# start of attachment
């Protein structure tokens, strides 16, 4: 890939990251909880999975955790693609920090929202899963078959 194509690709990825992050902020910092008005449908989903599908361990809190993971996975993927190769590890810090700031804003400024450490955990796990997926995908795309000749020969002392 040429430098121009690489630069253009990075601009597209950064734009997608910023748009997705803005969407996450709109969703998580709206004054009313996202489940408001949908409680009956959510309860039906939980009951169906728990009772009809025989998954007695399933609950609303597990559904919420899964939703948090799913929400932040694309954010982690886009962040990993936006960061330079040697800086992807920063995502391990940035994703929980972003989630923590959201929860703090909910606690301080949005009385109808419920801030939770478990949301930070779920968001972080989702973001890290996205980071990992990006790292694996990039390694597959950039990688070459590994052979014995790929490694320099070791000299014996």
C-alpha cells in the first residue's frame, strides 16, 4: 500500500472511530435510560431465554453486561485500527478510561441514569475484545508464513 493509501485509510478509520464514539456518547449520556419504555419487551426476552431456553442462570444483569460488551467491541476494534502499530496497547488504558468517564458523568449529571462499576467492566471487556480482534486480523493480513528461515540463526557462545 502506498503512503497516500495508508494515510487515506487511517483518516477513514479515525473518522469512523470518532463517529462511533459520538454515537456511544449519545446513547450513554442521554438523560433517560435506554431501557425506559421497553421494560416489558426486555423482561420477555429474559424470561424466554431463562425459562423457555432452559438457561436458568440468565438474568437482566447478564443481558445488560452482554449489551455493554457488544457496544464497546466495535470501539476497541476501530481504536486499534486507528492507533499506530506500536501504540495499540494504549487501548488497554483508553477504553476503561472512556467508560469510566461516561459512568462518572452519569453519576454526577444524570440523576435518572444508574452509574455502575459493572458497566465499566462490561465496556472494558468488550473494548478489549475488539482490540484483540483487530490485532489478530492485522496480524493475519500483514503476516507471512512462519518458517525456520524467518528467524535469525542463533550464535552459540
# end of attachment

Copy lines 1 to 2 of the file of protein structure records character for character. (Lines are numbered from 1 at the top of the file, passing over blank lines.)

């Protein structure tokens, strides 16, 4: 890939990251909880999975955790693609920090929202899963078959 194509690709990825992050902020910092008005449908989903599908361990809190993971996975993927190769590890810090700031804003400024450490955990796990997926995908795309000749020969002392 040429430098121009690489630069253009990075601009597209950064734009997608910023748009997705803005969407996450709109969703998580709206004054009313996202489940408001949908409680009956959510309860039906939980009951169906728990009772009809025989998954007695399933609950609303597990559904919420899964939703948090799913929400932040694309954010982690886009962040990993936006960061330079040697800086992807920063995502391990940035994703929980972003989630923590959201929860703090909910606690301080949005009385109808419920801030939770478990949301930070779920968001972080989702973001890290996205980071990992990006790292694996990039390694597959950039990688070459590994052979014995790929490694320099070791000299014996």
C-alpha cells in the first residue's frame, strides 16, 4: 500500500472511530435510560431465554453486561485500527478510561441514569475484545508464513 493509501485509510478509520464514539456518547449520556419504555419487551426476552431456553442462570444483569460488551467491541476494534502499530496497547488504558468517564458523568449529571462499576467492566471487556480482534486480523493480513528461515540463526557462545 502506498503512503497516500495508508494515510487515506487511517483518516477513514479515525473518522469512523470518532463517529462511533459520538454515537456511544449519545446513547450513554442521554438523560433517560435506554431501557425506559421497553421494560416489558426486555423482561420477555429474559424470561424466554431463562425459562423457555432452559438457561436458568440468565438474568437482566447478564443481558445488560452482554449489551455493554457488544457496544464497546466495535470501539476497541476501530481504536486499534486507528492507533499506530506500536501504540495499540494504549487501548488497554483508553477504553476503561472512556467508560469510566461516561459512568462518572452519569453519576454526577444524570440523576435518572444508574452509574455502575459493572458497566465499566462490561465496556472494558468488550473494548478489549475488539482490540484483540483487530490485532489478530492485522496480524493475519500483514503476516507471512512462519518458517525456520524467518528467524535469525542463533550464535552459540